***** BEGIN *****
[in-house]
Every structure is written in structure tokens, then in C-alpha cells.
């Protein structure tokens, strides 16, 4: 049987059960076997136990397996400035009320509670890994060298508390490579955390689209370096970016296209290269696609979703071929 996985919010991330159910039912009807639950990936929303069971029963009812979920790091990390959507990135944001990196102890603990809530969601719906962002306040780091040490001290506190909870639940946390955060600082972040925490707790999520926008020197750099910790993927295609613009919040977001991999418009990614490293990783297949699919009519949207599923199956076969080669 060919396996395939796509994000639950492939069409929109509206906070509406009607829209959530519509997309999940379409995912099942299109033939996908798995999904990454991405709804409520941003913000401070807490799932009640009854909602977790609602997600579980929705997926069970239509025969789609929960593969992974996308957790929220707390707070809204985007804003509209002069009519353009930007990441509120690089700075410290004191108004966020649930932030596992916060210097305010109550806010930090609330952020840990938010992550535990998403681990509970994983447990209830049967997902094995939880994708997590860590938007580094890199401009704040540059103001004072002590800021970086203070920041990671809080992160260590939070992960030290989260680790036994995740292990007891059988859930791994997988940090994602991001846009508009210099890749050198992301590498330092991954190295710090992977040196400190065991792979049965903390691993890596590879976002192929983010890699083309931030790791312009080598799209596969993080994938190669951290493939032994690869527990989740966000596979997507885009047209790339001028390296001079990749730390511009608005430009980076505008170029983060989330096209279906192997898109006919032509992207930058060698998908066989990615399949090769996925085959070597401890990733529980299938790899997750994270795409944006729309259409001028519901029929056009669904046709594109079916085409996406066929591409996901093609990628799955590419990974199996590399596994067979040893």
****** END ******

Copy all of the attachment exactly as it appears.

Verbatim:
[in-house]
Every structure is written in structure tokens, then in C-alpha cells.
């Protein structure tokens, strides 16, 4: 049987059960076997136990397996400035009320509670890994060298508390490579955390689209370096970016296209290269696609979703071929 996985919010991330159910039912009807639950990936929303069971029963009812979920790091990390959507990135944001990196102890603990809530969601719906962002306040780091040490001290506190909870639940946390955060600082972040925490707790999520926008020197750099910790993927295609613009919040977001991999418009990614490293990783297949699919009519949207599923199956076969080669 060919396996395939796509994000639950492939069409929109509206906070509406009607829209959530519509997309999940379409995912099942299109033939996908798995999904990454991405709804409520941003913000401070807490799932009640009854909602977790609602997600579980929705997926069970239509025969789609929960593969992974996308957790929220707390707070809204985007804003509209002069009519353009930007990441509120690089700075410290004191108004966020649930932030596992916060210097305010109550806010930090609330952020840990938010992550535990998403681990509970994983447990209830049967997902094995939880994708997590860590938007580094890199401009704040540059103001004072002590800021970086203070920041990671809080992160260590939070992960030290989260680790036994995740292990007891059988859930791994997988940090994602991001846009508009210099890749050198992301590498330092991954190295710090992977040196400190065991792979049965903390691993890596590879976002192929983010890699083309931030790791312009080598799209596969993080994938190669951290493939032994690869527990989740966000596979997507885009047209790339001028390296001079990749730390511009608005430009980076505008170029983060989330096209279906192997898109006919032509992207930058060698998908066989990615399949090769996925085959070597401890990733529980299938790899997750994270795409944006729309259409001028519901029929056009669904046709594109079916085409996406066929591409996901093609990628799955590419990974199996590399596994067979040893």